Getting to know Torrontés

Getting to know Torrontés

Spring is in the air! The change in season is a reminder that along with sunshine, warm weather dishes are on their way: lamb stew with spring vegetables, anything and everything with heirloom tomatoes, vegetables grilled on Dad’s barbecue, berry pies… my Neenaw’s peach cobbler… yum. I simply adore the dishes of the two happier seasons, and I can’t think of a better time to highlight a grape that pairs perfectly with warm weather fare: Torrontés.

It is hard to believe that few people know about the Torrontés grape. I absolutely love its floral, fragrant nose, its vibrant yet light body and its slightly sweet finish… to top it all off, it pairs SO well with so many dishes, and is so easy to drink… did I mention that they are incredibly inexpensive??? What’s not to love? 🙂

As it turns out, the history of the Torrontés grape is as fascinating as its flavors.

A brief history of Torrontés

Torrontés is a cross between a native Argentine grape called Criolla Chica (the same grape first planted in California under the name “Mission” grape) and the Muscat grape from Alexandria, making it distinctly Argentine but with Old World roots. This is something I love: the New World wines are so often made from clones of Old World varietals and I enjoy seeing winemakers pave their way with grapes that are native to the lands they are grown on.

Before moving to Argentina, I had no idea that Torrontés is the most widely planted grape in Argentina. Although grown in many of the country’s primary wine growing regions, the grapes thrive in high altitudes and dry regions. Cafayate, in the Salta region, is considered to produce the best quality grapes and wines. Mendoza wineries often own vineyards in Salta, where they grow and produce their Torrontés wines, but they still offer their Torrontés to those who stop by their Mendoza winery for a tasting.

(An FYI for my wine geek friends: Torrontés actually consists of three cultivars: Torrontés riojano, Torrontés sanjuanino and Torrontés Mendocino. The Torrontés riojano is the grape most commonly used to produce the Torrontés wine.)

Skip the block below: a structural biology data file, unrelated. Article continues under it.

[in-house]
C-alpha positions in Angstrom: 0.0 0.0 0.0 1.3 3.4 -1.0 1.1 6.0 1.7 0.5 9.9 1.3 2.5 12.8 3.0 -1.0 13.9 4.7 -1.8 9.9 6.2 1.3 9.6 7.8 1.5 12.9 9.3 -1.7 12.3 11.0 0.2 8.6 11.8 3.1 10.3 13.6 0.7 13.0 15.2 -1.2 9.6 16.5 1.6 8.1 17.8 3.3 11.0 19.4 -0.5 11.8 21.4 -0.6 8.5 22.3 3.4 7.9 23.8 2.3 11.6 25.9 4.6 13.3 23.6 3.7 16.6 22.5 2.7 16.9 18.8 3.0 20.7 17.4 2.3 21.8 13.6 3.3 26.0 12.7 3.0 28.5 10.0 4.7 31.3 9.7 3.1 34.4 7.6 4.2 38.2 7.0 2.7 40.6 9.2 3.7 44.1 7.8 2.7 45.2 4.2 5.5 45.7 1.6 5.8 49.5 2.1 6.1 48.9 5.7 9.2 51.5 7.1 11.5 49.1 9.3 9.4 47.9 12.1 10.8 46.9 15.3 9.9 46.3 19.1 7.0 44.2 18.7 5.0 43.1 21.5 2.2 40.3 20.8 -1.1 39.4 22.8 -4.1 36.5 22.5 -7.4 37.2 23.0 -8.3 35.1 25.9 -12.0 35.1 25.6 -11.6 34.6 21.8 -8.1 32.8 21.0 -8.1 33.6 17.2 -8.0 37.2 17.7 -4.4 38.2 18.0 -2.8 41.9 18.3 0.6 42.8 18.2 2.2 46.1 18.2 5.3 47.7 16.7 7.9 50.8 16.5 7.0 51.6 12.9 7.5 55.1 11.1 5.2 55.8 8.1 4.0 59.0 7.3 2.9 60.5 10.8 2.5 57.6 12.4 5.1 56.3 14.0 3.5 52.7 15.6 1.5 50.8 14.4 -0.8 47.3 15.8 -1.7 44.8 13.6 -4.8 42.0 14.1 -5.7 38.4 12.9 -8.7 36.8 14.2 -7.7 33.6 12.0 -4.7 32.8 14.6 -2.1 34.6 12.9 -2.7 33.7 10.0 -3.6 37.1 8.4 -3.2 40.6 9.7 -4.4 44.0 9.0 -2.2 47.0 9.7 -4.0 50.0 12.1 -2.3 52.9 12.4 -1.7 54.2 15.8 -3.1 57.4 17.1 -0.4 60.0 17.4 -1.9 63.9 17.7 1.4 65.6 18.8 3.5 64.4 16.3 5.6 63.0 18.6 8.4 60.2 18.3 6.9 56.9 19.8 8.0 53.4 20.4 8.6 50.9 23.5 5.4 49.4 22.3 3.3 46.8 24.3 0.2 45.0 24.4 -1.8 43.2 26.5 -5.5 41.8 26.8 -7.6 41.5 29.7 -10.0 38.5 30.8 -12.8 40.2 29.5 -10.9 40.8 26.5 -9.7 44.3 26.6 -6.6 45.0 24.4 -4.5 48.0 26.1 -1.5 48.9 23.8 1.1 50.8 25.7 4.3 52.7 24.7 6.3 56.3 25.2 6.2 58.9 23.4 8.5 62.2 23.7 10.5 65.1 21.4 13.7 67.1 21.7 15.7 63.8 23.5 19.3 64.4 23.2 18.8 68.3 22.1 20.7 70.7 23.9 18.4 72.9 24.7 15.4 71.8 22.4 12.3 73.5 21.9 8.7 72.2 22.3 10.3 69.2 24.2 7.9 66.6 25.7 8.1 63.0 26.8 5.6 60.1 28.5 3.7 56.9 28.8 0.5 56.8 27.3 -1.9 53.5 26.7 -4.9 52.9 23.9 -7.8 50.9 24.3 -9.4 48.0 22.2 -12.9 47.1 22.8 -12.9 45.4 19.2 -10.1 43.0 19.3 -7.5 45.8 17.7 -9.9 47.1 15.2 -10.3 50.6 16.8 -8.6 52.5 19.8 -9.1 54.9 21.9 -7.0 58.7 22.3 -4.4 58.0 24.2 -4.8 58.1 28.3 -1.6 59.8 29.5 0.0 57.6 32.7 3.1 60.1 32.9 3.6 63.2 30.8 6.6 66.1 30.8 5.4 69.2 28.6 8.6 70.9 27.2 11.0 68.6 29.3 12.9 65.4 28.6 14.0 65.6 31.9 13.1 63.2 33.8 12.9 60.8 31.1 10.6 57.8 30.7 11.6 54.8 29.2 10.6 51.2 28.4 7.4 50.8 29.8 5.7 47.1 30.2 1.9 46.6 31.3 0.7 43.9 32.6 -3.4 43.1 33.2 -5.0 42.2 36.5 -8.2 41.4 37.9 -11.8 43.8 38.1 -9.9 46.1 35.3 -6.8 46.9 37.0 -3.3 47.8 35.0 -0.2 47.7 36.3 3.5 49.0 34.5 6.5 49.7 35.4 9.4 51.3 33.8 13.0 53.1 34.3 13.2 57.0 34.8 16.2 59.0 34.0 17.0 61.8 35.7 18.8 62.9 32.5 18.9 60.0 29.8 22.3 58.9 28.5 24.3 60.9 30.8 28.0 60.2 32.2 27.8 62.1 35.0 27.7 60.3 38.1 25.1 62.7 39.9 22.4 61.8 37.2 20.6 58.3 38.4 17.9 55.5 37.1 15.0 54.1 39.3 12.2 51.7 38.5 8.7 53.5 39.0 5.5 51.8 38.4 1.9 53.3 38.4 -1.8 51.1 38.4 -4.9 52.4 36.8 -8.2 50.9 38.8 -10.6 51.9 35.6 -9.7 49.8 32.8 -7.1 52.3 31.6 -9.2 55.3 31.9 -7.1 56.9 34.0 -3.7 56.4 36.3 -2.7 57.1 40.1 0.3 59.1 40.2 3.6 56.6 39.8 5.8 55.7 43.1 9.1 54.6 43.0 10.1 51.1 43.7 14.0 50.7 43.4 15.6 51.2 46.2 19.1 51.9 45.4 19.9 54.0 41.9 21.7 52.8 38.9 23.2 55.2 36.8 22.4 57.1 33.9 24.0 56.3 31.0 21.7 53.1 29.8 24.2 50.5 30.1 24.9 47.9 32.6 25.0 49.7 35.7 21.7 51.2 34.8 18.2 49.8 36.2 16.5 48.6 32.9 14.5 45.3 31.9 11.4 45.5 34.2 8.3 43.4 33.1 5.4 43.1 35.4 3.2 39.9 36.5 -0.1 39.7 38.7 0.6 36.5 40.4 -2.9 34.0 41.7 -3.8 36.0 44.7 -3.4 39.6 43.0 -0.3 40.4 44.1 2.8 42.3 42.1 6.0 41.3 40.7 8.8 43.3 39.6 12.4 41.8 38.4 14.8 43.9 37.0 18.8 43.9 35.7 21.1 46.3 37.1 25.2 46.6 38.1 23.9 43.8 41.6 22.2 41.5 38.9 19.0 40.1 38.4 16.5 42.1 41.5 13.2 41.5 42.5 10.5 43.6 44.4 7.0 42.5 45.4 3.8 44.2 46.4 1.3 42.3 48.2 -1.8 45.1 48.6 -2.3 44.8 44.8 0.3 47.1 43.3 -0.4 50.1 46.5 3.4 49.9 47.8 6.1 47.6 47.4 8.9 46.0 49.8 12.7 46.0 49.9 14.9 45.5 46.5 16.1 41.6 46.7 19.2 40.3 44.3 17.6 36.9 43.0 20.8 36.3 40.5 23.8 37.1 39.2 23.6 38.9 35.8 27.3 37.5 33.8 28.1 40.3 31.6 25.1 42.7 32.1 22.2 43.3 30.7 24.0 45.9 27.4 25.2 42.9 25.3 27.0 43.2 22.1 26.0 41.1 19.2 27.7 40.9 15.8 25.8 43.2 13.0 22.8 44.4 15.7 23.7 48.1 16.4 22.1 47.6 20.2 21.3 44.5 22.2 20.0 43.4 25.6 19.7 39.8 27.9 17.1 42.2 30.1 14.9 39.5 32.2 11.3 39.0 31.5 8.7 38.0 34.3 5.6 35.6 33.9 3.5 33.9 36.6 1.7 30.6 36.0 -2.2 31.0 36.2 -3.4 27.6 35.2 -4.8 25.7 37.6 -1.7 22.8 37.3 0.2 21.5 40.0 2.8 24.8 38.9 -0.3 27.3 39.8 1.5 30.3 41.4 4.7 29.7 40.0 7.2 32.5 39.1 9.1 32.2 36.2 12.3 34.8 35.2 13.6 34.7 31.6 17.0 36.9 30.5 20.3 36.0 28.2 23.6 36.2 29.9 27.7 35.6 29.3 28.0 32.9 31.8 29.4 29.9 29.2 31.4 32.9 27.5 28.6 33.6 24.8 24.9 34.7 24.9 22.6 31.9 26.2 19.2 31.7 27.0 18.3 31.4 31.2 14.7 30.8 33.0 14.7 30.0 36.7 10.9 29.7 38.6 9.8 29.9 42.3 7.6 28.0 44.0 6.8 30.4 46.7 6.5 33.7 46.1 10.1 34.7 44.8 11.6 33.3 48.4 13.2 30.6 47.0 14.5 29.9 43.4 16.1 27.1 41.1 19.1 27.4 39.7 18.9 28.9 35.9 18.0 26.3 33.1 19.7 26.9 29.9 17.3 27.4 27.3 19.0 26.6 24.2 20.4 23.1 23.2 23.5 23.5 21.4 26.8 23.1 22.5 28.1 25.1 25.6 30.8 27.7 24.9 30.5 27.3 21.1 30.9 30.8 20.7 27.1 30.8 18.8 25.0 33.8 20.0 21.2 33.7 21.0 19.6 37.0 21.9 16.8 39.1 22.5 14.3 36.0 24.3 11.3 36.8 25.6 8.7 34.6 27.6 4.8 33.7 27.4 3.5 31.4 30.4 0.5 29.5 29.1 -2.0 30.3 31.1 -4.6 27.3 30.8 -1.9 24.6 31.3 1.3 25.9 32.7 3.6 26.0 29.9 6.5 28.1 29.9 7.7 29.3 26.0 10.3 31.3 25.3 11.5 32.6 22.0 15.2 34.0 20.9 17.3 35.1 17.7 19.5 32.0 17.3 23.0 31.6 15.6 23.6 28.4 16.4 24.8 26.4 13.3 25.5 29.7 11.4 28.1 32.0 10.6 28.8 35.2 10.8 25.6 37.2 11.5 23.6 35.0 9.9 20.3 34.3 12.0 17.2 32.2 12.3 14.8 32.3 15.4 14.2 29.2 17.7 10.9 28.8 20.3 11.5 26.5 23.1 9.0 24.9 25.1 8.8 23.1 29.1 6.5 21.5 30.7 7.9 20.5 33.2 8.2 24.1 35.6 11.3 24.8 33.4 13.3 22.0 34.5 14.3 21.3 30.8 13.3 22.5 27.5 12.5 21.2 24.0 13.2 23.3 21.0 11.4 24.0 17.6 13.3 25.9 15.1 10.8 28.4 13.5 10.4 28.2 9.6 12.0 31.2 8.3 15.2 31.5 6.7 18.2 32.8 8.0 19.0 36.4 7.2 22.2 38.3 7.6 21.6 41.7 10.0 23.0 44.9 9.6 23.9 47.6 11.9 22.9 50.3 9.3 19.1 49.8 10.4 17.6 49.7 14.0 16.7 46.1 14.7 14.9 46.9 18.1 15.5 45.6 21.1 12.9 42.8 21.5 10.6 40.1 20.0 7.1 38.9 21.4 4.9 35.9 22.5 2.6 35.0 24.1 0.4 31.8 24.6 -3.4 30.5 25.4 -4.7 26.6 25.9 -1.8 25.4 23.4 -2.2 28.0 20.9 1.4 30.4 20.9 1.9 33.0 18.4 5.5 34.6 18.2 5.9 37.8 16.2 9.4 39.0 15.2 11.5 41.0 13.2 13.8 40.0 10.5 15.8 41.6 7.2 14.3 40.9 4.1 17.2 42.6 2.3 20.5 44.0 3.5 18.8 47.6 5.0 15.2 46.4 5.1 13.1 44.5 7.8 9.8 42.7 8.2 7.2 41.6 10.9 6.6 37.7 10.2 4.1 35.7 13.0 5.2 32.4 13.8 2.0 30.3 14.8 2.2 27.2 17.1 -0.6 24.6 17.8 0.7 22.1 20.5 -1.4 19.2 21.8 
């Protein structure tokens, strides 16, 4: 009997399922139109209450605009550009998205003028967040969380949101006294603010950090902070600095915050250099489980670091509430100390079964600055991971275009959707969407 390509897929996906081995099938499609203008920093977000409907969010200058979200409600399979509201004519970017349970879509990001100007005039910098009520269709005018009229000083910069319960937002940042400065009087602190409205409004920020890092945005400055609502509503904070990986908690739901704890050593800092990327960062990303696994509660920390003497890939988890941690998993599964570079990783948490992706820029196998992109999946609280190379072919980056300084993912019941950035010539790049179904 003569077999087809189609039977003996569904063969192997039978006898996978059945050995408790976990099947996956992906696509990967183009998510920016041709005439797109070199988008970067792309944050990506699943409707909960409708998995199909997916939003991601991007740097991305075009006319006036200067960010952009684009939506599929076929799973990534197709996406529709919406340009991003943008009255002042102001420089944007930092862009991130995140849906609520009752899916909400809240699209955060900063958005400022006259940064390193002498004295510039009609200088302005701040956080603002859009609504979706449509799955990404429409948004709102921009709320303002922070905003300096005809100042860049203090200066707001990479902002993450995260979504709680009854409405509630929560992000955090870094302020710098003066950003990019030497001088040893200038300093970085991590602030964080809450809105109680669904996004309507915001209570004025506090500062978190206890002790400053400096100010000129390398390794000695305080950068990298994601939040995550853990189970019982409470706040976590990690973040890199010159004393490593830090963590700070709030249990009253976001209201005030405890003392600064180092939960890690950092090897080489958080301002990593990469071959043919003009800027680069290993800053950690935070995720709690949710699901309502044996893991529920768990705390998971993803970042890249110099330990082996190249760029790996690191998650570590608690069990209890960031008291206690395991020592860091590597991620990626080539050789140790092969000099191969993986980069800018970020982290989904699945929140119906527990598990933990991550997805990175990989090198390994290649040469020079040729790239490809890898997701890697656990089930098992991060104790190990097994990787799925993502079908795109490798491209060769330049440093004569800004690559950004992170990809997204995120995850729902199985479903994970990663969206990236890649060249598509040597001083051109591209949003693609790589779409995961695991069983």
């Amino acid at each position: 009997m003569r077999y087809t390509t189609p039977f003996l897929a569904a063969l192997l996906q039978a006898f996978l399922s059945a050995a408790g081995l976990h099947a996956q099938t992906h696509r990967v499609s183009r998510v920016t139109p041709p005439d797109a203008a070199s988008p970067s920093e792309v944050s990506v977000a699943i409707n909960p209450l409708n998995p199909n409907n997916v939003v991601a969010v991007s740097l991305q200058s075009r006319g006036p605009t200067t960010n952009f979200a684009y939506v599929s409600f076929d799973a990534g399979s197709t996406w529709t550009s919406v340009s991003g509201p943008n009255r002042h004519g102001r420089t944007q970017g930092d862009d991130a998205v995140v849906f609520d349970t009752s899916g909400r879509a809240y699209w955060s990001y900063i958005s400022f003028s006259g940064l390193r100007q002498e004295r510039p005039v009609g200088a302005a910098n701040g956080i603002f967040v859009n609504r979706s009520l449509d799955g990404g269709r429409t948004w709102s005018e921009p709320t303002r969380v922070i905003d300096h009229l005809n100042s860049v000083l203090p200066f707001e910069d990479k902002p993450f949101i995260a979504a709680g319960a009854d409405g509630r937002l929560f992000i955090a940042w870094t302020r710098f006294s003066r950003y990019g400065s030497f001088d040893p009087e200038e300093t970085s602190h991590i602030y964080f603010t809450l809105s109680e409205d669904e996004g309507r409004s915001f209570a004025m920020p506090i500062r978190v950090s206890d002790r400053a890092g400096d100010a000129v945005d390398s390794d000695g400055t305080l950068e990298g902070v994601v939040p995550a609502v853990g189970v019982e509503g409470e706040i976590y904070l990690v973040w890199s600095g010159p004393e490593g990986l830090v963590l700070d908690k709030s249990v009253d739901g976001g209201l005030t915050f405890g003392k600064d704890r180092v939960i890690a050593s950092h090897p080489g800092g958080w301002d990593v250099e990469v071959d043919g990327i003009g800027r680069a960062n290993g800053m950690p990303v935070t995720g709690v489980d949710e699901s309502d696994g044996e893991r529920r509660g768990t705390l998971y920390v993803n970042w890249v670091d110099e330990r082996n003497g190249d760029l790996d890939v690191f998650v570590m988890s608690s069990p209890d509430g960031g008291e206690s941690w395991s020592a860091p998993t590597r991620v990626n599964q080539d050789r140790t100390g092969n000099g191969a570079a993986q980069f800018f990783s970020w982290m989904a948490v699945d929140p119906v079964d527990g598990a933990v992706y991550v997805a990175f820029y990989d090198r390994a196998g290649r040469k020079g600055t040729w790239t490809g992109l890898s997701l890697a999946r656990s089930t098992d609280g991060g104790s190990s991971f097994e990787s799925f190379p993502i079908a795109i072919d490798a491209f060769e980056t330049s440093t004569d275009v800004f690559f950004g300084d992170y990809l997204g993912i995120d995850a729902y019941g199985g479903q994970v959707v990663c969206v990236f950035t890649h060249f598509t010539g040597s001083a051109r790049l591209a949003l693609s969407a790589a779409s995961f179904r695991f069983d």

Flavor profile and suggested pairings

I find that the wine has Gewurztraminer, Sauvignon Blanc and Viognier tendencies: it is light like a Sauvignon Blanc, but with a touch of sweetness indicative of Gewurztraminer, and beautiful floral notes reminiscent of both Gewurztraminer and Viognier.

I have been experimenting with Torrontés pairings for some time now and have fallen more and more in love with the wine: it pairs incredibly well with white fish (my favorite pairing is white fish with a mango-lime-red onion-tomato salsa) and is a perfect accompaniment to spicy foods (the sweetness of the wine really balances out the spicy flavors). Surprisingly, it also works incredibly well with lighter fruit desserts, (grilled fruits with cream, fruit pies, tarte tatin, etc.) because the floral and fruit notes of the wine work with the fruits of a dish, and the acidity of the wine cuts the cream and sugar.

A few suggested wines

A particular favorite it the Durigutti “Aguijon de Abeja” (translation: “sting of the bee”; hence the bee and honeycomb on the label). A refreshing wine with aromas of jasmine and honeysuckle and citrus and apricot on the palate; it is the quintessential wine for a hot summer day. At $10 (US) a bottle, Aguijon de Abeja is yet another wine I can add to the list of high quality, inexpensive Argentine wines. It seems that Argentina never fails in this department!

Another inexpensive and beautiful Torrontés is the Elementos: a wine which can be found in almost any Argentine supermarket and some U.S. boutique wine stores. I like to think of it as a classic Torrontés: I have had some which are much sweeter and a few which are much drier, and this one seems to be smack in the middle. It has the classic Torrontés light fruit aromas and a hint of sweetness on the finish.

A Torrontés highlight is the Alta Vista Premium Torrontés. As I learned during my last visit to their Lujan de Cuyo tasting room in Mendoza, their winemaker picks the grapes at three different stages: just before they are ripe, when they are in their prime, and slightly after. He blends the juices from these three batches to make the Premium Torrontés: it is a beautiful, vibrant wine with floral notes, honey and lemon.

Final “sediments” from Sedimentality

Several years ago, I read an excerpt from Karen MacNeil’s “The Wine Bible” (Workman Publishing, 2001). In a section about Viognier, she quote a restaurateur in Los Angeles who had a very interesting take on the characteristics of several white wines:

If a good German Riesling is like an ice skater (fast, racy, with a cutting edge) and chardonnay is like a middle-heavyweight boxer (punchy, solid, powerful) then Viognier would have to be described as a female gymnast—beautiful and perfectly shaped, with muscle but superb agility and elegance.

His descriptor has stuck with me. I wonder, with all his unique varietal descriptions, what he think would symbolize Torrontés? If I had to personify the grape, I would say that Torrontés is the budding artist: brilliant, motivated as it struggles for recognition from its peers, gifted in its work, and with flair that promises a bright future.

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